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Study abroad : Before you leave

17 weird words added to the dictionary due to technology

Have you heard of these words? They’ve been added to the dictionary due to technology’s progress.

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The English language is constantly evolving and that pace has increased considerably due to technology’s widespread influence in our daily lives. New words are added everyday so that the dictionary can keep up with changing times.

While the Oxford English Dictionary editors have the final say on which words will be added, they look to us to decide which ones are the most relevant and widely used in today’s community.

Technology has played a major part in shaping our language and how we use it. More than a decade ago, for those who were born before the smartphone era, it’s hard to comprehend why someone would type “srsly” instead of “seriously” and why we needed to shorten words for text messages. 


Let’s take a look at some of the tech-speak that’s become commonplace today.


Screenager (n.)

People in their teens or twenties who have an affinity with computers and the internet.

"Game designers have found ingenious ways to engage screenagers in a way that other media have failed to do."

Meatspace (n.)

I personally feel that this term is not necessary, but it refers to the physical world, as opposed to the virtual world.

"I'd like to know a little more before we get together in meatspace."

Slacktivism (n.)

Actions performed via the internet in support of a political or social cause but regarded as requiring little time or involvement, (e.g. signing an online petition or joining a campaign group on a social media website).

"Such email alerts make slacktivism easy."

Al desko (adv. & adj.)

While working at one's desk in an office (with reference to the consumption of food or meals).

I’m sure a lot of working adults can relate to this term. I’ve been guilty of having an al desko lunch or ten…

MOOC (n.)

A free course of study made available over the internet to a very large number of people.

"Anyone who decides to take a MOOC simply logs on to the website and signs up."

Netiquette (n.)

The correct or acceptable way to use the internet.

"Should there be some kind of protocol or netiquette associated with directing large volumes of traffic to other websites?"

Dox (v.)

To search for and publish private or identifying information about a particular individual on the internet, typically with malicious intent.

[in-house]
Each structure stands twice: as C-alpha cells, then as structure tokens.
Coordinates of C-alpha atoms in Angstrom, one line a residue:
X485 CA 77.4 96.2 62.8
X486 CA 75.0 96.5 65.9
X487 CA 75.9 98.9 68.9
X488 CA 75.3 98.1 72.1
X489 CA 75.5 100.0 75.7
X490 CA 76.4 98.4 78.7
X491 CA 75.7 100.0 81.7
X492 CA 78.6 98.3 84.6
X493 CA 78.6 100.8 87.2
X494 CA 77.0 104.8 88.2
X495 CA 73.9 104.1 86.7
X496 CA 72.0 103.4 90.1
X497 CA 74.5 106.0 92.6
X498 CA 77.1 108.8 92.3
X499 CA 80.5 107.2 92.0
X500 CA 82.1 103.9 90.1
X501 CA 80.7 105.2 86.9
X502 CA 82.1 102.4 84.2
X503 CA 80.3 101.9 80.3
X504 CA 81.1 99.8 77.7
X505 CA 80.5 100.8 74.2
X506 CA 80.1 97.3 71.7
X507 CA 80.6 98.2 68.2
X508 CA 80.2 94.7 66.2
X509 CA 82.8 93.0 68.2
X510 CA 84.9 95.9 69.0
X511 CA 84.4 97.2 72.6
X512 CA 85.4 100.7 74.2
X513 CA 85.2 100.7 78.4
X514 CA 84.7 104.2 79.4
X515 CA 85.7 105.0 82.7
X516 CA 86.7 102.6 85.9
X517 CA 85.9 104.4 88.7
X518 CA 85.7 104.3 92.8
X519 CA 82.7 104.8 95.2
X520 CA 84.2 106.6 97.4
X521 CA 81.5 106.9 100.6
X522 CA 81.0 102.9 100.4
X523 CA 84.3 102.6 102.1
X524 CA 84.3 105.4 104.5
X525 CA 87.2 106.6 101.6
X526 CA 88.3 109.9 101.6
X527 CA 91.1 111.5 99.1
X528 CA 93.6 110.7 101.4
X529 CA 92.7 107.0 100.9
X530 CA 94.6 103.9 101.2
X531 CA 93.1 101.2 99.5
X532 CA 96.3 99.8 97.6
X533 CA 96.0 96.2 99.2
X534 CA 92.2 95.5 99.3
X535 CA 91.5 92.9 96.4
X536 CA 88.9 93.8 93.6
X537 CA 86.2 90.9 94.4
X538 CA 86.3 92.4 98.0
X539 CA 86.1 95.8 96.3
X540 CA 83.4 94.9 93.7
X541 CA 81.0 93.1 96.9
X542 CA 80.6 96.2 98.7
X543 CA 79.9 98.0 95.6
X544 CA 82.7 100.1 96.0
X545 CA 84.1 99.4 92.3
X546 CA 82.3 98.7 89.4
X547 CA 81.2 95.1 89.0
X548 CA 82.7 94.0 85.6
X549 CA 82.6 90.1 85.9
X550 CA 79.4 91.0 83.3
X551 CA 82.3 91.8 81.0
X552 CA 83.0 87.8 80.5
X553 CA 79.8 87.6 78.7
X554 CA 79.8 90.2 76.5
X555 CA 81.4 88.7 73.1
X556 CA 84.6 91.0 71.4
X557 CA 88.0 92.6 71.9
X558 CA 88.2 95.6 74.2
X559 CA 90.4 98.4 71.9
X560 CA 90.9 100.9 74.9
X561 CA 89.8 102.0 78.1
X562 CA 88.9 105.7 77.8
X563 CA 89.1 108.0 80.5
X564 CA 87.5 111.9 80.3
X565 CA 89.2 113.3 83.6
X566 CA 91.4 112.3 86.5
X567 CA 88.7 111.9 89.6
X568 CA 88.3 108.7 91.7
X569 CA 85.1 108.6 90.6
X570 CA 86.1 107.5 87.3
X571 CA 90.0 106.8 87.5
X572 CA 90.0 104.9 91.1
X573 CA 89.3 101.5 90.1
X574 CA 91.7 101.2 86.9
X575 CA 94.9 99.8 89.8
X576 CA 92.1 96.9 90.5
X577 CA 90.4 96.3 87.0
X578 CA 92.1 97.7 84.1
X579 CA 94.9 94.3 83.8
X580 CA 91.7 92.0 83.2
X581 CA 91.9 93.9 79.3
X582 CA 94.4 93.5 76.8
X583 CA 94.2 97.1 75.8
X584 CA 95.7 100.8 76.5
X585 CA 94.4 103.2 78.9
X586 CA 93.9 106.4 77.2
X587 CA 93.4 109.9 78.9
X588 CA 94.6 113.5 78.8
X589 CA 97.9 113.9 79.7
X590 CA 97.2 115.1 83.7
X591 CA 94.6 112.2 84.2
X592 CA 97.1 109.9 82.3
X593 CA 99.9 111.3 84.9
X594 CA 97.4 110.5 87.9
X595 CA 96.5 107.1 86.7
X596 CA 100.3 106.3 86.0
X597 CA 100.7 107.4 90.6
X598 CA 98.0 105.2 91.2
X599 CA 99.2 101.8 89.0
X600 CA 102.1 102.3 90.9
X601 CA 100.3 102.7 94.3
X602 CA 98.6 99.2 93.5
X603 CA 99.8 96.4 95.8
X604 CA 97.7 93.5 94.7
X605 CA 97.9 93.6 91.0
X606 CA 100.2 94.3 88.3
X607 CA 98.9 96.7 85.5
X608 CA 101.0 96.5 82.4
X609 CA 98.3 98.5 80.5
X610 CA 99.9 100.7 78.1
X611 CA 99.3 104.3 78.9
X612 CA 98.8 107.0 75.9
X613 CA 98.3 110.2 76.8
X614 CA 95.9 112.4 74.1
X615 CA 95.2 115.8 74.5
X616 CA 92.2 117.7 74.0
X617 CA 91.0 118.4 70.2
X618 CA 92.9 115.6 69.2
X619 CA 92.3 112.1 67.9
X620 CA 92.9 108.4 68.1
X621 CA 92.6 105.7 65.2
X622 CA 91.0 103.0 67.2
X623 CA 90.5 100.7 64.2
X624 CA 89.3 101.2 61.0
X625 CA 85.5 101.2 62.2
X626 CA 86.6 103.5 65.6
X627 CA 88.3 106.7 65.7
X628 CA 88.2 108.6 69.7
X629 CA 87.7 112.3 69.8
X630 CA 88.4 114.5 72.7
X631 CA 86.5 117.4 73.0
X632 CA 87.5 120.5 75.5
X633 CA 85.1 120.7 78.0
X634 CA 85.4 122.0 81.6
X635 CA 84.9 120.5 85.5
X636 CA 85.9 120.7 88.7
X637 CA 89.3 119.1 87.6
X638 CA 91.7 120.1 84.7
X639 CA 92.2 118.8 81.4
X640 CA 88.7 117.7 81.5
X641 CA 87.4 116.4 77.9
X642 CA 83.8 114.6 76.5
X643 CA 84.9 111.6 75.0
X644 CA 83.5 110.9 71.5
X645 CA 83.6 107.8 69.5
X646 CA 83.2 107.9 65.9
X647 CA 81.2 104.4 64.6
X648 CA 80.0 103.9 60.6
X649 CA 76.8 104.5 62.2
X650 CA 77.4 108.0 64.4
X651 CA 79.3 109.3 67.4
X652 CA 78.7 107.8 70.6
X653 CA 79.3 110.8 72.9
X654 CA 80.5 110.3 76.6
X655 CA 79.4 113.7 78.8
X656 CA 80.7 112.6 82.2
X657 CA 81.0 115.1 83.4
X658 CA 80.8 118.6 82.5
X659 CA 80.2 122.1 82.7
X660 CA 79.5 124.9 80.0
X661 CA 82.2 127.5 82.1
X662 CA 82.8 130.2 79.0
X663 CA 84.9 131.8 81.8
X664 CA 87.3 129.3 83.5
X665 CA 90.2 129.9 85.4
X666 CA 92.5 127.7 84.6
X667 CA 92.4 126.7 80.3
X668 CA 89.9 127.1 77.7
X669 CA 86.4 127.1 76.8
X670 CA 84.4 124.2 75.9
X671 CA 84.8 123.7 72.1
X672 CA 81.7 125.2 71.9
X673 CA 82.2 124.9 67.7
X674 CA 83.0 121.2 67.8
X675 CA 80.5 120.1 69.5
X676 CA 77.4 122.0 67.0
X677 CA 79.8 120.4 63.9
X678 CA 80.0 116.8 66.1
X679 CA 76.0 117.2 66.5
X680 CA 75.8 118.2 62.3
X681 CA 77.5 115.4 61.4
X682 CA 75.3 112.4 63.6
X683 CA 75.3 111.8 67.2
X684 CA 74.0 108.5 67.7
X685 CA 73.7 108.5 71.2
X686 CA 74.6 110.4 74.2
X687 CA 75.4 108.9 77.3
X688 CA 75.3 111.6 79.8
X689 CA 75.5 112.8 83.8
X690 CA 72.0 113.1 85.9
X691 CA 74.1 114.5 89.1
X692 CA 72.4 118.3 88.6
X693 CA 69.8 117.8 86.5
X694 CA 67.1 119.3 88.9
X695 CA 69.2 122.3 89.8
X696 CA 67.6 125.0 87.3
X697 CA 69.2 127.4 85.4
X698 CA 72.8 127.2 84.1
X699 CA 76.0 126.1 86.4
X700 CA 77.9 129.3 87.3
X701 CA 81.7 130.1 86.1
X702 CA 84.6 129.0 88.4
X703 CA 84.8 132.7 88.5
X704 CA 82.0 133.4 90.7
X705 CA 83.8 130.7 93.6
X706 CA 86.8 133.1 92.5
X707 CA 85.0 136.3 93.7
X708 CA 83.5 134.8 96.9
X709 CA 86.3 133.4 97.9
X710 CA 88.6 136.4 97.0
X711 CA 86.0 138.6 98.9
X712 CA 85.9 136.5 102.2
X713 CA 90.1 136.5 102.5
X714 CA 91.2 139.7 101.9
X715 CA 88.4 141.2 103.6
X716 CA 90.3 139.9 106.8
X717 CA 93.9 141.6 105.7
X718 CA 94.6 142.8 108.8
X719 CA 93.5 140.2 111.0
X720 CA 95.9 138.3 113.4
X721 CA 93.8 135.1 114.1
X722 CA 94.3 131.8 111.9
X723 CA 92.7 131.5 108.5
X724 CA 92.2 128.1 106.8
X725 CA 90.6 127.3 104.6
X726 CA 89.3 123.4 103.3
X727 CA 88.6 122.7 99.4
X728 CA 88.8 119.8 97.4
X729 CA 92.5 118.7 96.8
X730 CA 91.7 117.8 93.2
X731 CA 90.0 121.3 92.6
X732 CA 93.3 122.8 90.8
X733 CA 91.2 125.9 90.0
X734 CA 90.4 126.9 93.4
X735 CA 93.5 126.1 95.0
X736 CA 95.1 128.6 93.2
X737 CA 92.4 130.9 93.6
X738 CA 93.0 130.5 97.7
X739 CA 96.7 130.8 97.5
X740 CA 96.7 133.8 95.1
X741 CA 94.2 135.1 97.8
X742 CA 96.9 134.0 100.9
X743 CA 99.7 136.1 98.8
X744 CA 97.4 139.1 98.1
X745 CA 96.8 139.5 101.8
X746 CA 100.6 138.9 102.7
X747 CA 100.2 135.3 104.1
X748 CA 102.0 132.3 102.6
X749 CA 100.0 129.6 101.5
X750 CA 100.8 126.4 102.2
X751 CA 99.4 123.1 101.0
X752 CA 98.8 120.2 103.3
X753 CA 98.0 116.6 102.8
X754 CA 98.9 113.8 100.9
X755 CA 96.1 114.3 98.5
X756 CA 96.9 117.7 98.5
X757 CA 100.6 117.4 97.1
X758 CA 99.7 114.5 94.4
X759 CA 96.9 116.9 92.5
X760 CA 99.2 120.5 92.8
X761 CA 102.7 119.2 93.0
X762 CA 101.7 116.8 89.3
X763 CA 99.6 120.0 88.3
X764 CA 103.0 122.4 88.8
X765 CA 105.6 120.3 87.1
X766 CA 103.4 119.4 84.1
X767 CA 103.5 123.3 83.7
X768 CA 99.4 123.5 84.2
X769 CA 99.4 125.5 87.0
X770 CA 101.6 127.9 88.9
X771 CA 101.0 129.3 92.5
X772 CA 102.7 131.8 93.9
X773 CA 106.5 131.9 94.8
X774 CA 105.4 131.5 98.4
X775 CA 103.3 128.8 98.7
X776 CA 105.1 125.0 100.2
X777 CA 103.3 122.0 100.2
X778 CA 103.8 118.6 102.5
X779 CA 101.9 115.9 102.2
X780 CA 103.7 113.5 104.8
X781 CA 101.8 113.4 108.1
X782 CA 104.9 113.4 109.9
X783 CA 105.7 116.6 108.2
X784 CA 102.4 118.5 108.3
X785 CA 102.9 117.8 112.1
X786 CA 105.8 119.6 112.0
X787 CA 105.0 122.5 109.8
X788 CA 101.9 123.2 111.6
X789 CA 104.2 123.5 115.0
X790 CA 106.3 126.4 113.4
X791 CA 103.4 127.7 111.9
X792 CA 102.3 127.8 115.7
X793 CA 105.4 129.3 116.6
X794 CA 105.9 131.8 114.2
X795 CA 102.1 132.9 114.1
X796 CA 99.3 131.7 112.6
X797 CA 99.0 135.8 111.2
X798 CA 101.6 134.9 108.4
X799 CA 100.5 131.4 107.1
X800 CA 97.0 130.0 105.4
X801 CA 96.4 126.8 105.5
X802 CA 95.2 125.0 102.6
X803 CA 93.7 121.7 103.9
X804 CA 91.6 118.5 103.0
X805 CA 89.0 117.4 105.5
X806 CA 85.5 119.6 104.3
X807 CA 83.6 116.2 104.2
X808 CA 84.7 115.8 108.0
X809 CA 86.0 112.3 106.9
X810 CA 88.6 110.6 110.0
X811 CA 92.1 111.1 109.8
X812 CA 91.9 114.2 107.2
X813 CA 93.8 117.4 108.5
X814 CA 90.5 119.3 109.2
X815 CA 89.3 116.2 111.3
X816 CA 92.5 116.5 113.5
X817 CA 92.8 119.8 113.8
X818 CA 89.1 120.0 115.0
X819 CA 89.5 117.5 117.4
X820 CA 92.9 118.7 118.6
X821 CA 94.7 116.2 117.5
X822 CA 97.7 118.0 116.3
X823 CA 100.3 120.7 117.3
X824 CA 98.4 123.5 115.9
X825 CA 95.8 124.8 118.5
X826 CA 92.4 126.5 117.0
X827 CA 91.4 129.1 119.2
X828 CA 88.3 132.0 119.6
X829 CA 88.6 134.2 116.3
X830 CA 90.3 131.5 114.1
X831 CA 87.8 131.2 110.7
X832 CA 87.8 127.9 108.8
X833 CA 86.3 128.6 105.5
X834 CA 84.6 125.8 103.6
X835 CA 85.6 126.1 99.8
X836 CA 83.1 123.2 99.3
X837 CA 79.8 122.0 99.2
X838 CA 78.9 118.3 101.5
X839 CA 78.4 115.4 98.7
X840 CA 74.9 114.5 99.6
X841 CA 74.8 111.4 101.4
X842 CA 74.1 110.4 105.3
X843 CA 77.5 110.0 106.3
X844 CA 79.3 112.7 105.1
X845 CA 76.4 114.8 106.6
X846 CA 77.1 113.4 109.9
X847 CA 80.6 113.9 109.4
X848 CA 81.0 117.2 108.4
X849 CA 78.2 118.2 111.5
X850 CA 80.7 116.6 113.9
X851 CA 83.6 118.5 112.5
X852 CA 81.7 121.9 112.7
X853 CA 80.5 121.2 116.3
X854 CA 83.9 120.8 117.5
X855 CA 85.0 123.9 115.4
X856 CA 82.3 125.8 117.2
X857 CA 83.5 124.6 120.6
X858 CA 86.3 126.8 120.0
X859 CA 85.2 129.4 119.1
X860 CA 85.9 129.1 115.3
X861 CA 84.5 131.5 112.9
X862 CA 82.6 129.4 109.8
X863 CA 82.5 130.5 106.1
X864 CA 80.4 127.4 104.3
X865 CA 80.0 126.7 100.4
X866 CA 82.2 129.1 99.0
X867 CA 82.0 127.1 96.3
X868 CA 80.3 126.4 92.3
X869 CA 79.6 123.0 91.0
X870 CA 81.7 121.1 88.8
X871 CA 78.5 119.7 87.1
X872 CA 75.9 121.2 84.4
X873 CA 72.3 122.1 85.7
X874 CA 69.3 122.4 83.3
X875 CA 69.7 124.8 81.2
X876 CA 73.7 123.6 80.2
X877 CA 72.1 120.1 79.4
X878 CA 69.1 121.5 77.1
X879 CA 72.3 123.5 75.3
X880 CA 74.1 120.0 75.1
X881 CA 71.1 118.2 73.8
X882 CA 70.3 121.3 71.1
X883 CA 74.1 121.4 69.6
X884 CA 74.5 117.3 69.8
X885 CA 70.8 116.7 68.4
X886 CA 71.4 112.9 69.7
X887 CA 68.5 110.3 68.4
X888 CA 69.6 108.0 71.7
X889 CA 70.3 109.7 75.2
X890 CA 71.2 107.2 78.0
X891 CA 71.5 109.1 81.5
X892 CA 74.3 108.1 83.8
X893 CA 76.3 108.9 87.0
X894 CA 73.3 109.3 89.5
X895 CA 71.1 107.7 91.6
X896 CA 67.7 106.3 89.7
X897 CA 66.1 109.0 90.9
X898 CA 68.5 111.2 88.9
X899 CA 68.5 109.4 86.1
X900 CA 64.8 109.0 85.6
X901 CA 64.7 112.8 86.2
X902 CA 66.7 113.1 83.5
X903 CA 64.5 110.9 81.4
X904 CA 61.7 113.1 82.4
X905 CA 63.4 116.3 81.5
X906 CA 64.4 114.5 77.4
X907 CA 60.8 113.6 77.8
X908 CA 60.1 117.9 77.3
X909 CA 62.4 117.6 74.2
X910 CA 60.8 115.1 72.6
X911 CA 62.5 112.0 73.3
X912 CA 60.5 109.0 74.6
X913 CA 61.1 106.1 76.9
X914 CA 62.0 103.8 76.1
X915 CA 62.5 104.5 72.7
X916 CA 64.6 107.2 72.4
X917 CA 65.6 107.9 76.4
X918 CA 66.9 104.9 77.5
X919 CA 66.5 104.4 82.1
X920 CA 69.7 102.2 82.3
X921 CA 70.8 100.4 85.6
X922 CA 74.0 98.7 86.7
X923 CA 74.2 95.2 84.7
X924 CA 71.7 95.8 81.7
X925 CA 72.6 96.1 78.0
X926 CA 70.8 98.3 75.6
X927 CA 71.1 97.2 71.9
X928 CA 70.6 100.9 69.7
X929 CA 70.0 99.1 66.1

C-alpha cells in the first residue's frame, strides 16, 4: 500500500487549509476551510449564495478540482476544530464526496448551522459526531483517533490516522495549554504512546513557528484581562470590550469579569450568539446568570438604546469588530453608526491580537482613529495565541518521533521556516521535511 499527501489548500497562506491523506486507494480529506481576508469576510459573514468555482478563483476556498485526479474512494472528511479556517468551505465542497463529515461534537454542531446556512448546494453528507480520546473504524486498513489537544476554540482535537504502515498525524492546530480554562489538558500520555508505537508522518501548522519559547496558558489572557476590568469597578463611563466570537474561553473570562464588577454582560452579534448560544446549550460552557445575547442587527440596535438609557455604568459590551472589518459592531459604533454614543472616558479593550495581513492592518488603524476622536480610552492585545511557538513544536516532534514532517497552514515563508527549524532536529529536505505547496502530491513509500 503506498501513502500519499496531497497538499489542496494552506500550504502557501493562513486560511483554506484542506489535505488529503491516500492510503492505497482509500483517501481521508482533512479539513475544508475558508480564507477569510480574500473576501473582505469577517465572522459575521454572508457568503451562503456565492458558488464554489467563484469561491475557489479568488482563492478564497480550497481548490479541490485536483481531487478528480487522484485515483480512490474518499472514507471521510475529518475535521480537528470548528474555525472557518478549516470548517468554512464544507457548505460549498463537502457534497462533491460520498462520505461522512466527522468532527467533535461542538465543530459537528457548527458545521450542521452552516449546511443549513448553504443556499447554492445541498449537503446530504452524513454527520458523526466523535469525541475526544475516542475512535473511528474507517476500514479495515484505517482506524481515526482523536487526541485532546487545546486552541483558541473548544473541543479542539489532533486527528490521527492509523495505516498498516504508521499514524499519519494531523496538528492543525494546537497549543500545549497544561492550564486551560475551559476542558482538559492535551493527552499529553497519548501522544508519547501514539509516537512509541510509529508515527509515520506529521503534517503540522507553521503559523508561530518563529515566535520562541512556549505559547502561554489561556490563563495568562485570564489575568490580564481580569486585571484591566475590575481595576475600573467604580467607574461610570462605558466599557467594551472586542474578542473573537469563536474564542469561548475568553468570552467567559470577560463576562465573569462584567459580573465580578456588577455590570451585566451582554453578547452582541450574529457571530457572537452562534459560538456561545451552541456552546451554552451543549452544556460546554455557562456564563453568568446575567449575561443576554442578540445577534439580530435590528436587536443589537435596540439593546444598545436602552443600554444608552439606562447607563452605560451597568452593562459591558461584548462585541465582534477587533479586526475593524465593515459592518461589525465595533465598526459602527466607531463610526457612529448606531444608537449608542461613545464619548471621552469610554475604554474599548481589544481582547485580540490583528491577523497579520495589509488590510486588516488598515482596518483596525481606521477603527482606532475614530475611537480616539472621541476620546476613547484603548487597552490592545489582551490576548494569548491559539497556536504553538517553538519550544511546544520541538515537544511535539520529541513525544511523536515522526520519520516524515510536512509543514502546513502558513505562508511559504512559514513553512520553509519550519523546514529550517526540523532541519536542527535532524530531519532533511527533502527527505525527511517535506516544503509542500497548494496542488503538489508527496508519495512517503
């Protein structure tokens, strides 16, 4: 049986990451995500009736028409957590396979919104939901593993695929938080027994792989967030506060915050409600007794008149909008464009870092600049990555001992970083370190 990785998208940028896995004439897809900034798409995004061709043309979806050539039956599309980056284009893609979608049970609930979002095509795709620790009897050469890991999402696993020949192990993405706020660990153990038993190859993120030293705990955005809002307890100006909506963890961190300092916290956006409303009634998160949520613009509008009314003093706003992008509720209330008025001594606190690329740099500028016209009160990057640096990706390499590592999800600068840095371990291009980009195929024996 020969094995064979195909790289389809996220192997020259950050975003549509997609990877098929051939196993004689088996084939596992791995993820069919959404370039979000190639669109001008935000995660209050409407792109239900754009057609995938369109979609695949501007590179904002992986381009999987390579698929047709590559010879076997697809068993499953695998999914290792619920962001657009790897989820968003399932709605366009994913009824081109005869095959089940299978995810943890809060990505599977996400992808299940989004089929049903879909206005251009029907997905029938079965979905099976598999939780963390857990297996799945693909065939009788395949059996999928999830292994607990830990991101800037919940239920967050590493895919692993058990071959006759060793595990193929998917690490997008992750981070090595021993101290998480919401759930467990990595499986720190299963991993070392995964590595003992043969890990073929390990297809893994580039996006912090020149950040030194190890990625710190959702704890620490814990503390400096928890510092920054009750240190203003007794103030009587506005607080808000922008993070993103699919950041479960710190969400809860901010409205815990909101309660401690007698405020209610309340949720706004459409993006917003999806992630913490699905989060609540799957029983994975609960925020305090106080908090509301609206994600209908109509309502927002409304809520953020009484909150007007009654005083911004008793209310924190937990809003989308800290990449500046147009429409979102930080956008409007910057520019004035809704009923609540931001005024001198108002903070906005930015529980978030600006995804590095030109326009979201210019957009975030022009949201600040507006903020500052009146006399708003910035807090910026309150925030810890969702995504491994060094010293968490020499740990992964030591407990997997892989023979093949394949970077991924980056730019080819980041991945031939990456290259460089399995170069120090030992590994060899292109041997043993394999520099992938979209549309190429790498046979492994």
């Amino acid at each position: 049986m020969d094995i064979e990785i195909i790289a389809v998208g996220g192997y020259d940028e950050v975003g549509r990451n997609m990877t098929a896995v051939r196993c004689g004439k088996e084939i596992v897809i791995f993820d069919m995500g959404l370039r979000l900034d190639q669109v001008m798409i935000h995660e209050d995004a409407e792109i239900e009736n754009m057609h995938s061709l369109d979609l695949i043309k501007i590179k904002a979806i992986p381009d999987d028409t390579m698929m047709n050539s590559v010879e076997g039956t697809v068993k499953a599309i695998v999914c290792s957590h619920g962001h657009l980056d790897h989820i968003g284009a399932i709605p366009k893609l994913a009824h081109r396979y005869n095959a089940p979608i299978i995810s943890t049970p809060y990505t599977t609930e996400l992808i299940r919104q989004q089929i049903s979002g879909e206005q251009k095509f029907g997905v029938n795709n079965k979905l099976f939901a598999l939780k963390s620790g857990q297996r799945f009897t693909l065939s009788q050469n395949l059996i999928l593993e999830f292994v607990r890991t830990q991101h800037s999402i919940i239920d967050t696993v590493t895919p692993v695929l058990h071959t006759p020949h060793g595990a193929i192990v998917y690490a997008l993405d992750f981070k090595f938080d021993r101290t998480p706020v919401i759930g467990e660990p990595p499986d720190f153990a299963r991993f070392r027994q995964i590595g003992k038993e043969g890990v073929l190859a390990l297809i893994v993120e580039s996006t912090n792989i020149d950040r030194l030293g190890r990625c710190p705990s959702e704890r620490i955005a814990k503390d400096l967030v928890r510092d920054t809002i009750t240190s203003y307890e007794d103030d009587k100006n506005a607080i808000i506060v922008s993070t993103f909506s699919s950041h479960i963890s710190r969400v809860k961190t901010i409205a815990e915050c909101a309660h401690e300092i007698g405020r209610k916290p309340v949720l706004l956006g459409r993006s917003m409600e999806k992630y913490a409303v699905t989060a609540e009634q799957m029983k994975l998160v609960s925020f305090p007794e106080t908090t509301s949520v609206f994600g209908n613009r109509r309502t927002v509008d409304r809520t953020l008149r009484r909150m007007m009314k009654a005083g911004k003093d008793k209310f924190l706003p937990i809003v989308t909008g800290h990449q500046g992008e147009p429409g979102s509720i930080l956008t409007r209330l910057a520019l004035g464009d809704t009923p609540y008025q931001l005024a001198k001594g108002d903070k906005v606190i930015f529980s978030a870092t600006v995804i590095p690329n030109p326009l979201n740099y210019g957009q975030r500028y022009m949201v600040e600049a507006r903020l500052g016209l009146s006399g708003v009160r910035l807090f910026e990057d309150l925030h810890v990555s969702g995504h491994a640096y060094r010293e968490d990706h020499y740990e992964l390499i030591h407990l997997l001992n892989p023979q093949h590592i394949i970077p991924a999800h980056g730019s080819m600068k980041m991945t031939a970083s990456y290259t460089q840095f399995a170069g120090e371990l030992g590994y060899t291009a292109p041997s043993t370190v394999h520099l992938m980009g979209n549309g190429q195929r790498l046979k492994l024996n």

"Hackers and online vigilantes routinely dox both public and private figures."

First World problem (n.)

A relatively trivial or minor problem or frustration (implying a contrast with serious problems such as those that may be experienced in the developing world).

"It's a First World problem, but still if you're staying at a 5-star resort you expect some decent service."

Srsly (adv.)


"Srsly though, I don’t see why we have to this."

Cyberchondriac (n.)

A person who compulsively searches the internet for information about particular real or imagined symptoms of illness. Basically it refers to a hypochondriac who uses the internet to satiate their habit.

"Everybody is terribly health-conscious these days -- it's not a surprise that many people are becoming cyberchondriacs."

Gigaflop (n.)

A unit of computing speed equal to one billion floating-point operations per second.

"He said the latest terascale supercomputing system has several hundred gigaflops of sustained power."

Fat finger (n.)

Used to refer to clumsy or inaccurate typing, typically resulting from one finger striking two keys at the same time.

"The programming problem turned out to be a case of fat finger."

Nom nom (exclamation)

Used to express pleasure at eating, or at the prospect of eating, delicious food.

"Chili and cornbread for dinner, nom nom!"

Egosurf (v.)

To search the internet for instances of one's own name or links to one's own website.

"It’s common these days for everyone to egosurf."

Vote (someone or something) off the island (v.)

To dismiss or reject someone or something as unsatisfactory.

"When a CEO gets voted off the island, the CFO typically gets dumped, too."

Phablet (n.)

A smartphone having a screen which is intermediate in size between that of a typical smartphone and a tablet computer.

"A 3.5-inch screen is inadequate in a market that is trending toward phablets."

Woot (exclamation)

Used to express elation, enthusiasm, or triumph, especially in electronic communication.

"I definitely get Fridays off, woot!"

Facepalm (n.)

A gesture in which the palm of one's hand is brought to one's face as an expression of dismay, exasperation, embarrassment, etc.

"I'm pretty sure said friend now thinks Anne and I are dating -- facepalm!"


Facepalm indeed.

How many of those words do you recognise and use daily?

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